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SIGNALLING - The ability to communicate by visible signs with a person out of earshot is an accomplishment which on occasion may prove extremely useful. The alphabet of either the Morse or the semaphore system is not at all difficult to commit to memory, and as soon as this is mastered the beginner can go ahead rapidly with transmitting or sending messages. To master receiving - by far the more difficult task - the collaboration of a second person is required.
The Morse Code - This is based upon a system of "longs" and "shorts," which may be movements of a Rag, flashes of a lamp or heliograph, buzzings of a telegraph instrument, or whistles. Consequently the code is useful under conditions where semaphore would be impracticable.
The alphabet is shown in full in Fig. 31, where "shorts" and "longs" appear as dots and dashes respectively. A "long" is the equivalent of three shorts. The parts of a letter are separated by periods equal to a short; letters by a period equal to a long ; words by a period equal to two longs.
Fig. 32 arranges sixteen of the letters in pairs of opposites connected by letters which form them into words that can easily he memorized. In addition to the letters should be learned: (a) The Numerals. They are as follows :
- 1 . -
- 2 . . -
- 3 . . . -
- 4 . . . . -
- 5 . . . . .
- 6 - . . . .
- 7 - - . . .
- 8 - - - . .
- 9 - - - - .
- 10 - - - - -
(b) The Special Signals: -
- "Get Ready": a succession of shorts till acknowledged.
- "Repeat": the letters I M I.
- "Figures intended": the letters F I.
- "Figures finished": the letters F F.
- "Go on": the letter G.
- "Word before": the letters W B.
- "Word after": the letters W A.
- "Erase": a succession of shorts till answered. Acknowledged by same signal.
- "Message ended": the letters V E (very end). Acknowledged by letters R D.
- "Stop": flag waved to both sides almost to the ground. Acknowledged by the same signal.
Unless otherwise stated, signals are acknowledged by the "General Answer", a single "long."
Only one flag is used. A handkerchief, tied by two adjacent corners to a walking stick, will serve as a makeshift over moderate distances. The left hand should be at the end of the stick and the right hand just above it, about level with the chin, and the elbows be clear of the sides. Before making a signal bring the flag over to the left into position "A" (Fig. 33). From "A" to "B" and back again to "A" constitutes a "short"; from "A" to "C" and back constitutes a "long". The learner must be very careful to contract the habit of making "longs" long and "shorts" short, as half-and-half wags may mean anything, and so convey no meaning at all.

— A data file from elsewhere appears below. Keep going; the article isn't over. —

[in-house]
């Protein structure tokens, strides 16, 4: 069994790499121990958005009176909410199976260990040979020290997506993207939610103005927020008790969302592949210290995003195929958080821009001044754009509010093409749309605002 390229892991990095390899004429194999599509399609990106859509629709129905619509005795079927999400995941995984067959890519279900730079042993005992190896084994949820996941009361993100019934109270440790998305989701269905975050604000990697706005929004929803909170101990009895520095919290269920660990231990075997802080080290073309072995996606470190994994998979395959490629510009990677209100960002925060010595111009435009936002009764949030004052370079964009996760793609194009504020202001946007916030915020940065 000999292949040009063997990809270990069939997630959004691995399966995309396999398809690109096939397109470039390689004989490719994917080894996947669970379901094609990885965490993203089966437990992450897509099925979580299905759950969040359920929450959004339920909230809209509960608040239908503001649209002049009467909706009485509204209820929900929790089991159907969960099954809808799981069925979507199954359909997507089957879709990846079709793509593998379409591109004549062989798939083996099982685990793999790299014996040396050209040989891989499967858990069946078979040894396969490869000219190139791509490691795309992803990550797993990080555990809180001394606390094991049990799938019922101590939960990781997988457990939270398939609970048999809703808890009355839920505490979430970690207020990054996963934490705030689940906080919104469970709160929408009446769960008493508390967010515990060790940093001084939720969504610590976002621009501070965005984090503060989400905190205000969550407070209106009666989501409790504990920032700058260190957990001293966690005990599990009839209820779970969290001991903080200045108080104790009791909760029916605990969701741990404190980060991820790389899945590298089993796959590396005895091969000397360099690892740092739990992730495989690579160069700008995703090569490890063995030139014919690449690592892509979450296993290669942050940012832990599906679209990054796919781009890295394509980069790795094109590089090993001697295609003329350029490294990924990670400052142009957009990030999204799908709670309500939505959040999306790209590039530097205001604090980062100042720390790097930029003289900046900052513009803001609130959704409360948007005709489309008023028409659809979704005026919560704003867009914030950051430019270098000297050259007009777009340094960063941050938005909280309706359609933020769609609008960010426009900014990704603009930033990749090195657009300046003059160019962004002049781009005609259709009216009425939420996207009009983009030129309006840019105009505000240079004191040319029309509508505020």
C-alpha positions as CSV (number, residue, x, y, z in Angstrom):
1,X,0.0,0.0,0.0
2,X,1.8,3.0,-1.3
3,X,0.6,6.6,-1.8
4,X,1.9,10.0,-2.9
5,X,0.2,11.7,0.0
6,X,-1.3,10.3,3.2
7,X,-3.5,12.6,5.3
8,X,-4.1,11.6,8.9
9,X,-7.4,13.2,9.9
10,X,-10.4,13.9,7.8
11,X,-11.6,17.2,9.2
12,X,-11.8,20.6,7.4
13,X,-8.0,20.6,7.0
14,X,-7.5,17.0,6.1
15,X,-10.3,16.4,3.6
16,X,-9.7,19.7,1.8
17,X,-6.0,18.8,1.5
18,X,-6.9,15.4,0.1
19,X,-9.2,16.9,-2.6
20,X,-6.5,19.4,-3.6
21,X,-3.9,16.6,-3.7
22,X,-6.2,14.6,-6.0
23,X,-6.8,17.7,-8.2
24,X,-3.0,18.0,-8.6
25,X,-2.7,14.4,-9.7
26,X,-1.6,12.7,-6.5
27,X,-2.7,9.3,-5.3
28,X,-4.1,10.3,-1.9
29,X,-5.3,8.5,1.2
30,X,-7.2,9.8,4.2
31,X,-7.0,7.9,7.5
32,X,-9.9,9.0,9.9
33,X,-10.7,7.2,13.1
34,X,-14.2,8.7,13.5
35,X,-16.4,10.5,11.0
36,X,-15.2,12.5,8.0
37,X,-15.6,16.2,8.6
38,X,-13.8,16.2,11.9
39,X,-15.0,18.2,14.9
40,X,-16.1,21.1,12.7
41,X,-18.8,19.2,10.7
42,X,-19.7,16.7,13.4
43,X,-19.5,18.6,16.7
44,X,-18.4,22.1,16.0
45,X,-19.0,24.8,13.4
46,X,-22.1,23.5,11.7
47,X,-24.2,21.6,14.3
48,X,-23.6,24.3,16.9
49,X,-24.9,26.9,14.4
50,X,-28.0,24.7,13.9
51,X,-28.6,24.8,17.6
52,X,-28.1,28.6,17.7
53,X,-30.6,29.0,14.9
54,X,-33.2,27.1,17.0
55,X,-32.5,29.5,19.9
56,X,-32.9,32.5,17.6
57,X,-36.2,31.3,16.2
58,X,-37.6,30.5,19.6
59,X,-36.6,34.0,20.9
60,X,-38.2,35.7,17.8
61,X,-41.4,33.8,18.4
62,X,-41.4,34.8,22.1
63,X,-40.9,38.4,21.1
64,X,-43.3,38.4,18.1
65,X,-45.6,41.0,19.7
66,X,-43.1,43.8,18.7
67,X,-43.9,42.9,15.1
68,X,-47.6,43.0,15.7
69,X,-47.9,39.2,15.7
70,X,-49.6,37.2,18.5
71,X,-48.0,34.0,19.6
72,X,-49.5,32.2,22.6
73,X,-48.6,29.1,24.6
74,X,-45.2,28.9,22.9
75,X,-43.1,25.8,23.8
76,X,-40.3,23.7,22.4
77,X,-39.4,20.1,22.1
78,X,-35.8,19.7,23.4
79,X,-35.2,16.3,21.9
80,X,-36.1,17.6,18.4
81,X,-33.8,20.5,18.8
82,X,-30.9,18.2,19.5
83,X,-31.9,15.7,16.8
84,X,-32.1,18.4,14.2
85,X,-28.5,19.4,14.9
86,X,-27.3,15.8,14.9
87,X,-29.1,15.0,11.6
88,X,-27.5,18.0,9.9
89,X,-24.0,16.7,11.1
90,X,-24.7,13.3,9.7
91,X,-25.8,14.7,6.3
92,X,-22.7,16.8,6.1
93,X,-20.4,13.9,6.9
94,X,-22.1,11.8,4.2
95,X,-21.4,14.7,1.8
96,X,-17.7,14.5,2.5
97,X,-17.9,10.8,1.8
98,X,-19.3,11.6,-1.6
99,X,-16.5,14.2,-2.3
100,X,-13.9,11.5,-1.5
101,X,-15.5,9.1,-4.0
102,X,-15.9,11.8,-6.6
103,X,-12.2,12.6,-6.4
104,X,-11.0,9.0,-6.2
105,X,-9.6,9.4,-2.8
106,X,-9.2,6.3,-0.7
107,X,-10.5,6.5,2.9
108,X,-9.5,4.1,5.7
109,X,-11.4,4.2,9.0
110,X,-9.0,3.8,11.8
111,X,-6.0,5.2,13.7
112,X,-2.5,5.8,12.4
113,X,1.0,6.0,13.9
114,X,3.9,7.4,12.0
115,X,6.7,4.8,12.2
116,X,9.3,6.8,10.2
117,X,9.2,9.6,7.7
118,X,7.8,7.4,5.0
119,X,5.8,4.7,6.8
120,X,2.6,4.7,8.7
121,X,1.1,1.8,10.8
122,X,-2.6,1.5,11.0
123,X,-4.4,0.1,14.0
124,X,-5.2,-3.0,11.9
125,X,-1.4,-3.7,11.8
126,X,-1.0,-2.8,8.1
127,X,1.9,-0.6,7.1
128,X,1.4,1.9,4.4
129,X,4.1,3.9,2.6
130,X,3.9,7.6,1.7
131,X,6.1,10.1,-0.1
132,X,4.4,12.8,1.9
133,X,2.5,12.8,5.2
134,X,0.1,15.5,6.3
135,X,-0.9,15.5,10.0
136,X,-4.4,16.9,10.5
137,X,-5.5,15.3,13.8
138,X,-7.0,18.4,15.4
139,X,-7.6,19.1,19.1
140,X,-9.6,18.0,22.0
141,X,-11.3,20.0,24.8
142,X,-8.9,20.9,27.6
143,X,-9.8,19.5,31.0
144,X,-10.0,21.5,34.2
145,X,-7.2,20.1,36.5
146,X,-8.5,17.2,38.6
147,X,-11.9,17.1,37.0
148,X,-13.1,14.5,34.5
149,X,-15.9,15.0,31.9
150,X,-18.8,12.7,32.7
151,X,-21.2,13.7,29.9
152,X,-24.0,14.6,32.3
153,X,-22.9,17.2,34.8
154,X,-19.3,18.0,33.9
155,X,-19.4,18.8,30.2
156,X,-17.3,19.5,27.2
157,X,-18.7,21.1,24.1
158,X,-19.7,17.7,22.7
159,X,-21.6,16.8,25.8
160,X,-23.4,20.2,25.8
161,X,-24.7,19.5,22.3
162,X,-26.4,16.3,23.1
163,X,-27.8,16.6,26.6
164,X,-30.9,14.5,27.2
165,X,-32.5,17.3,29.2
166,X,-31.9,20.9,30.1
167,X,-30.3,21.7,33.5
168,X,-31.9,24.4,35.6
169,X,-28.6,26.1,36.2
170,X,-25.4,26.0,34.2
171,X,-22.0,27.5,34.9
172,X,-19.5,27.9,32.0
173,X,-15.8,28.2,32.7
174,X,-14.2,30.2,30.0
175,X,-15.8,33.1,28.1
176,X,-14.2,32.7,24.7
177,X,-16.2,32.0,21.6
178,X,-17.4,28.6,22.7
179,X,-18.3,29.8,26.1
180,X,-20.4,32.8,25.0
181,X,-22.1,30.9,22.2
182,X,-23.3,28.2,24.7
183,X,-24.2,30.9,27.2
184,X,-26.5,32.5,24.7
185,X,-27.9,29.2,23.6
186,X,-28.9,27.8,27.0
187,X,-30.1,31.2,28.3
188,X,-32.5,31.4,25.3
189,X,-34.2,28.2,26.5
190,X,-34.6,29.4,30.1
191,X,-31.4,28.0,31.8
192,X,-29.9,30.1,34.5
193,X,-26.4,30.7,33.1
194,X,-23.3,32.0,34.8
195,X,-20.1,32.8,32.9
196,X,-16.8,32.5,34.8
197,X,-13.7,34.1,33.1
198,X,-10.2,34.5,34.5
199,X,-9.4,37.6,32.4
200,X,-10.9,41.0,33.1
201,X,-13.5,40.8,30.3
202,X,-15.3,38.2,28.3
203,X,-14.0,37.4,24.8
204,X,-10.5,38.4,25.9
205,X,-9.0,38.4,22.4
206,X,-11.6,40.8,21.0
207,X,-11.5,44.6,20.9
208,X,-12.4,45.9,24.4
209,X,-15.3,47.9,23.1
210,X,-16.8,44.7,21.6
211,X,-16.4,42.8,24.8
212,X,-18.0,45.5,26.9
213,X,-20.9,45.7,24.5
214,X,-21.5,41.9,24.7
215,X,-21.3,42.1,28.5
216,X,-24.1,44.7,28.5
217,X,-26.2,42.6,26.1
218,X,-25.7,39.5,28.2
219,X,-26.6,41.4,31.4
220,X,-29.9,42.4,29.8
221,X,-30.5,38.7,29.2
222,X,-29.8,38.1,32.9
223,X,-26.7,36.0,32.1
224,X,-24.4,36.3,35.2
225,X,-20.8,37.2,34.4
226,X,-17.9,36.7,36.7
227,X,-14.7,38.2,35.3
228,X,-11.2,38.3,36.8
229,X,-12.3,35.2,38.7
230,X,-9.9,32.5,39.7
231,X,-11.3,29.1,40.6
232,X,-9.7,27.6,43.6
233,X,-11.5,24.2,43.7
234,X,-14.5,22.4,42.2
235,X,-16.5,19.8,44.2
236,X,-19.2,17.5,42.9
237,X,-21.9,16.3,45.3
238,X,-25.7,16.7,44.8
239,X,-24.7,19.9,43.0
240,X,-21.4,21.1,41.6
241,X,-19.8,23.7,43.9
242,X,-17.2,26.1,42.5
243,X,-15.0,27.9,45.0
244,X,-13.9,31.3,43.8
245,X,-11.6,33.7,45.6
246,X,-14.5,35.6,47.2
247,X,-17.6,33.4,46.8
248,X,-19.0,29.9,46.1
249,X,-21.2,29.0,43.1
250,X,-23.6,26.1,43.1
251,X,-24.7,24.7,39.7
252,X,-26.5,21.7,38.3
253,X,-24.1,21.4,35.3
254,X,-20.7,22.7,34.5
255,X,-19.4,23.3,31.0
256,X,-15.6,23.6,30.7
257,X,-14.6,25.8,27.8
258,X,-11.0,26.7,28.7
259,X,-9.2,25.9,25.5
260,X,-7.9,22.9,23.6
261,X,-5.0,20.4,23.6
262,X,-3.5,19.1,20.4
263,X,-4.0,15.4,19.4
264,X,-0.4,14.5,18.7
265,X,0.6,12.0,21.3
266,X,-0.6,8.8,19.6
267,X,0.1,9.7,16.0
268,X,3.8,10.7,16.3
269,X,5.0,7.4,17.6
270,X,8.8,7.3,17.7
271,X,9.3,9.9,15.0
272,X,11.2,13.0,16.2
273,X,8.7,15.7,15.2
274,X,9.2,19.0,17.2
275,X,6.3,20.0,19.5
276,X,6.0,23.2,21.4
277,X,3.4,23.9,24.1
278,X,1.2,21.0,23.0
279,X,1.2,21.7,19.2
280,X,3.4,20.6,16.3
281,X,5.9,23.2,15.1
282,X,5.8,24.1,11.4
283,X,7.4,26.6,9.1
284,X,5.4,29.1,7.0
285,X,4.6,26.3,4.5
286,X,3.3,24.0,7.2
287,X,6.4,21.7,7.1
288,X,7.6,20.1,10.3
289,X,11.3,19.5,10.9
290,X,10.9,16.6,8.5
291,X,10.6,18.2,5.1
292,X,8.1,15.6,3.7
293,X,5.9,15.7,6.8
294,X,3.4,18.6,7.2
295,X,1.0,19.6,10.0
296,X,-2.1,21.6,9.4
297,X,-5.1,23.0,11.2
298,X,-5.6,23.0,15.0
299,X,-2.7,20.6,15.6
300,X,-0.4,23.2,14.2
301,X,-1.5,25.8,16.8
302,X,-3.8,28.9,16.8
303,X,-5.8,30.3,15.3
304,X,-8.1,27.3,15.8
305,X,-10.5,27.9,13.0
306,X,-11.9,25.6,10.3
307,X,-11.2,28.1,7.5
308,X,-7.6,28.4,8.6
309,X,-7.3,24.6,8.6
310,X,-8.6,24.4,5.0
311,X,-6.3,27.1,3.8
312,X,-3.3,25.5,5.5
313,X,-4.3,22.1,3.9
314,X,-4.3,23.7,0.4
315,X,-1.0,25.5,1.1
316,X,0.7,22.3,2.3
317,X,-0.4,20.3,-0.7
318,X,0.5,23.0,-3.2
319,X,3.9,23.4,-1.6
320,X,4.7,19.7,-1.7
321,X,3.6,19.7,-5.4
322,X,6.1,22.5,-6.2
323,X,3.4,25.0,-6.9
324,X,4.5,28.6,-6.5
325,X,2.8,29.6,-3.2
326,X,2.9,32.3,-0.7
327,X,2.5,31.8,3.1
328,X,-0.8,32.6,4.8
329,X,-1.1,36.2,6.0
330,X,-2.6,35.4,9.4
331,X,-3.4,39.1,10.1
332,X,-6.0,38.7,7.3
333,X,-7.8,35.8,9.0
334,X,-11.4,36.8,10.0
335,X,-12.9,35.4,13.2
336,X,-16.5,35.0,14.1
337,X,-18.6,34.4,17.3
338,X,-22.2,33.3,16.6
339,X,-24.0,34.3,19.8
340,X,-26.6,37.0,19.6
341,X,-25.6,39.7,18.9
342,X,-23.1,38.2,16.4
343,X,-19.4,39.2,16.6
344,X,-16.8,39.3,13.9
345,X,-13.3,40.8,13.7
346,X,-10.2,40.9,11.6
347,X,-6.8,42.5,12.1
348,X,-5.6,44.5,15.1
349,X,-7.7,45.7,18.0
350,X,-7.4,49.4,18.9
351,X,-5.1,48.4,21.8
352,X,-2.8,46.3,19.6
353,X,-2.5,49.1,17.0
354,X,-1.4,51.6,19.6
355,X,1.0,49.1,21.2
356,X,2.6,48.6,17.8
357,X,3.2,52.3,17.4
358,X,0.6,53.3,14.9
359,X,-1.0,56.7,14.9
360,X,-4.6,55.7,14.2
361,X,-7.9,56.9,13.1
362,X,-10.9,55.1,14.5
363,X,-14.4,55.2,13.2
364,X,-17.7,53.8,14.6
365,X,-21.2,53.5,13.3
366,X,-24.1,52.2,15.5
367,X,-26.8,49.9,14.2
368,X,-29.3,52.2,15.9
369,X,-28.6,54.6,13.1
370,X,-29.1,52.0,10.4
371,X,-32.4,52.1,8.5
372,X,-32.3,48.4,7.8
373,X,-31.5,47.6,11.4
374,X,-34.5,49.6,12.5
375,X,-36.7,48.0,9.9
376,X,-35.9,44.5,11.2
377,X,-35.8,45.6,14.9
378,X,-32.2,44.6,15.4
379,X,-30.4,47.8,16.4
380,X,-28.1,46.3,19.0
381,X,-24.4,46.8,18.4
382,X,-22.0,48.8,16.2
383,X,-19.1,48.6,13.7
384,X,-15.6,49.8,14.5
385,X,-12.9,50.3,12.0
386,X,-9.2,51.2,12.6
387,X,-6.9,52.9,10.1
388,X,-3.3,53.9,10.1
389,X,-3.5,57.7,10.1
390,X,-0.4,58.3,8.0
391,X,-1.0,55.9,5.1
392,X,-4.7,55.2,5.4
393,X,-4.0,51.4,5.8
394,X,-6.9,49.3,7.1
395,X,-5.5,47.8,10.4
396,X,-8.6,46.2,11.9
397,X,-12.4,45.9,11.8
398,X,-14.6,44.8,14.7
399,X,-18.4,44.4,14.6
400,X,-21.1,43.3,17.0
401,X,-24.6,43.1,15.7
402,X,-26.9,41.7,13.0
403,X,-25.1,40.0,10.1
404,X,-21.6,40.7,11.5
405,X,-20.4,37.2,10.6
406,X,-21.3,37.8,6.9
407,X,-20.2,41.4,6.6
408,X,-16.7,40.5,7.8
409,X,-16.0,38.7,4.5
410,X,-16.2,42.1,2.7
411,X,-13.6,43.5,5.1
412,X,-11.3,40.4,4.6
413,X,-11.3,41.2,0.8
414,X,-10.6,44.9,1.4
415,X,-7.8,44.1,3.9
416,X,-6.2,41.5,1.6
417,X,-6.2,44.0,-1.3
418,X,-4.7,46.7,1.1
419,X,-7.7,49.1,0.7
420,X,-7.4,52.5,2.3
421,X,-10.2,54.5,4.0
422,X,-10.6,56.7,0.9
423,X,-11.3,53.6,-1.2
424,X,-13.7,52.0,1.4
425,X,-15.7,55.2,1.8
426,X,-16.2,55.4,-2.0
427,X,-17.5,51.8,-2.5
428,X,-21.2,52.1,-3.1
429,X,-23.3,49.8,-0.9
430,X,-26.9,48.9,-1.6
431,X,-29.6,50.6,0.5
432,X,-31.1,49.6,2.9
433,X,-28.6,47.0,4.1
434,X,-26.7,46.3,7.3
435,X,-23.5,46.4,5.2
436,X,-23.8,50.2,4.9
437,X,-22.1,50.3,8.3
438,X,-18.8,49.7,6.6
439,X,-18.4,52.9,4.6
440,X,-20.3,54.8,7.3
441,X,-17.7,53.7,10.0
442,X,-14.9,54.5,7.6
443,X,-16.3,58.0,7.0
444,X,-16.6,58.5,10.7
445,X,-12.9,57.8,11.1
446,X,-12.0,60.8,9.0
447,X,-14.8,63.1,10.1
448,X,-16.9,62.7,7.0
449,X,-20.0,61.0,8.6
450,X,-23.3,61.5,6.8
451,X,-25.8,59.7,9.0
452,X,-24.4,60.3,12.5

The Semaphore Code, which is quicker than Morse, but not so useful over long distances, requires the use of two flags. If one be not in use, it is held vertically downwards in front of the signaller. When displayed it must be in one of seven positions, each separated from its neighbours by half a right angle. It is essential that these positions be adhered to strictly, or confusion will result. There should be a distinct pause between every two signals. Single-flag signals must be made with the proper arm. When a letter is repeated - as in "robbed" - draw the flags into the body after making it for the first time.
- Fig. 34 above shows the alphabet grouped into three "circles", except for seven "odd" letters. The bottom row of figures includes special signals and (in first and second circles) the signals which serve also for numerals.
General Hints. - 1. Go slowly at first: accuracy before speed. 2. Begin with short distances, so that corrections may be made vocally. 3. Make sure that your background will show up the flags. 4. Learn the alphabet so thoroughly that the signals come mechanically. It is impossible to signal properly if you have to think what a signal should be. 5. In spelling out letters to someone taking down a message, say,-
For A,"Ac"; for B,"Beer"; for M,"Emma"; for P,"Pip ; for S,"Esses"; for T,"Toc"; for V,"Vic".
Copyright ©2004 SatCure
Updated June 29, 2004
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